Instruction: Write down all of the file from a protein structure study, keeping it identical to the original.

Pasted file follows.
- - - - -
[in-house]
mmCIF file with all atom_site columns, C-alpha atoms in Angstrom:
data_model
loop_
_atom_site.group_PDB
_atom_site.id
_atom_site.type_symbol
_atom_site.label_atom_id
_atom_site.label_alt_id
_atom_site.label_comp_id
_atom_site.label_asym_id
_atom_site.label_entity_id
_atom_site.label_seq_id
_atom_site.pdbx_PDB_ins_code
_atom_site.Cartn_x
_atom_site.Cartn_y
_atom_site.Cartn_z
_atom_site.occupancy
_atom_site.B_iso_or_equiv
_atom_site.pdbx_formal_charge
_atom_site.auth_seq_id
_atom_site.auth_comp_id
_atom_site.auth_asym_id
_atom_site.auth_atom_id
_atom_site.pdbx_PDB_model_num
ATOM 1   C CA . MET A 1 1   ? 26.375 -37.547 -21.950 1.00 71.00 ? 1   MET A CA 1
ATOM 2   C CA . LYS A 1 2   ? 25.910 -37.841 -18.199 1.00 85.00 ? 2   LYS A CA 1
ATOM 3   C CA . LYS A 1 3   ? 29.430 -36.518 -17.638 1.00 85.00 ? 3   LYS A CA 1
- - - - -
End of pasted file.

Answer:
[in-house]
mmCIF file with all atom_site columns, C-alpha atoms in Angstrom:
data_model
loop_
_atom_site.group_PDB
_atom_site.id
_atom_site.type_symbol
_atom_site.label_atom_id
_atom_site.label_alt_id
_atom_site.label_comp_id
_atom_site.label_asym_id
_atom_site.label_entity_id
_atom_site.label_seq_id
_atom_site.pdbx_PDB_ins_code
_atom_site.Cartn_x
_atom_site.Cartn_y
_atom_site.Cartn_z
_atom_site.occupancy
_atom_site.B_iso_or_equiv
_atom_site.pdbx_formal_charge
_atom_site.auth_seq_id
_atom_site.auth_comp_id
_atom_site.auth_asym_id
_atom_site.auth_atom_id
_atom_site.pdbx_PDB_model_num
ATOM 1   C CA . MET A 1 1   ? 26.375 -37.547 -21.950 1.00 71.00 ? 1   MET A CA 1
ATOM 2   C CA . LYS A 1 2   ? 25.910 -37.841 -18.199 1.00 85.00 ? 2   LYS A CA 1
ATOM 3   C CA . LYS A 1 3   ? 29.430 -36.518 -17.638 1.00 85.00 ? 3   LYS A CA 1